Dennis Monner, chief commercial officer at Aryaka, says he thinks what IT leaders are finding is that the talent that they really need on their teams is in short supply. “The boundaries between the traditional, functional disciplines are getting fuzzy, requiring a new breed of security professional,” he explains. “The cloud team needs to understand the network. The network team needs to understand security. It’s driving them to rethink their investment and hiring strategy.” He adds recruiting, training, and retention all takes real dollars from the budget that could potentially be deployed in services that guarantee performance. “You can only outsource security to a certain degree,” Haff cautions. “Even if you're 100% in a public cloud, you're still largely responsible for your own application security, as well as your internal access and authentication procedures.” While a cloud provider can implement all manner of security tech and processes if you don't control who has access, those won't do much good. “It was somewhat disappointing that, although our survey generally showed investments in people was a high priority, ‘hiring security or compliance staff’ was one of the lowest security funding priorities,” he adds.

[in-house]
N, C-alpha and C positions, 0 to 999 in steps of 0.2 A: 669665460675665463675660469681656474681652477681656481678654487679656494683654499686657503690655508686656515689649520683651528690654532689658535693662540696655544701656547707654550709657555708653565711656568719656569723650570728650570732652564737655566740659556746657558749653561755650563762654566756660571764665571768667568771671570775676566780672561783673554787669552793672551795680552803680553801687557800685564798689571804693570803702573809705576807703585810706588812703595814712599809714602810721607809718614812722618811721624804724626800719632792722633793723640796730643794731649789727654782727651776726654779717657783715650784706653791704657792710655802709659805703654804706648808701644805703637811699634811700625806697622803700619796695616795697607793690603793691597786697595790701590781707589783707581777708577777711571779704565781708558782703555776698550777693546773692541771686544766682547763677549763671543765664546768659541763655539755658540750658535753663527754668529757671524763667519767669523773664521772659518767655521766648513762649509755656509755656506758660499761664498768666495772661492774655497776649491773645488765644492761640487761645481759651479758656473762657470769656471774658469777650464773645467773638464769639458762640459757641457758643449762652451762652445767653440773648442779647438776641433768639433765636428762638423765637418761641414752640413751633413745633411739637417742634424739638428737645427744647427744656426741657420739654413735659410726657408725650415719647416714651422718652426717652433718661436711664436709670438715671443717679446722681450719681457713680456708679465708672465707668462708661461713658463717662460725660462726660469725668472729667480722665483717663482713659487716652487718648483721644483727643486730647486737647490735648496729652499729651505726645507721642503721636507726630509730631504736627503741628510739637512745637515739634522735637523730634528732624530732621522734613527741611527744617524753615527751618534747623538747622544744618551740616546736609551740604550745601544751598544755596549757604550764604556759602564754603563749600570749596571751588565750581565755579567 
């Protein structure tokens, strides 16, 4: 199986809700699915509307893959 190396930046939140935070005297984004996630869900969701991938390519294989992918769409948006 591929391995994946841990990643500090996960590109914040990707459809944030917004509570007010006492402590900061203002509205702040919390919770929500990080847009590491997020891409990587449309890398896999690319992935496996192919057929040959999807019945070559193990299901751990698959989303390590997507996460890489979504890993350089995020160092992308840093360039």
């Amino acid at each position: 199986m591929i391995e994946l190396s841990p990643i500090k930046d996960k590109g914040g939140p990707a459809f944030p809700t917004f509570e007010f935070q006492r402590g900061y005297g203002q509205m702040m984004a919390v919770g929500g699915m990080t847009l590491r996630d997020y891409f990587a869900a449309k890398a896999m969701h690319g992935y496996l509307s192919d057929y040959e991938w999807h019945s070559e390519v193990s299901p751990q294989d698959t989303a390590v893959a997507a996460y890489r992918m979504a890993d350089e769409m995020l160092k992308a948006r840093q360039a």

Even the most reluctant individuals are likely to have succumbed to contactless payments and some form of digitised banking in recent times. This will have the positive impact of making the needed transition to biometrics more seamless. Using fingerprints or facial recognition to unlock phones or access apps is not unusual. If anything, they have been convenient and comforting additions to the surge of tech innovations over the last couple of decades. There is a relief in knowing that these portals are being secured by methods that are almost impossible to replicate. It is a breakthrough that financial players and governments in the world’s most developed countries still need to catch up with, as emerging economies have already capitalised on biometrics’ capabilities for almost a decade now. In India, for example, internal fraud and leakage from pension payments dropped by 47% after transitioning from cash to biometric smart cards. Because the solution bypasses the need for prior credit ratings or credentials, the country has also been able to catalyse safe online banking among previously unbanked adults since biometrics’ introduction in 2014.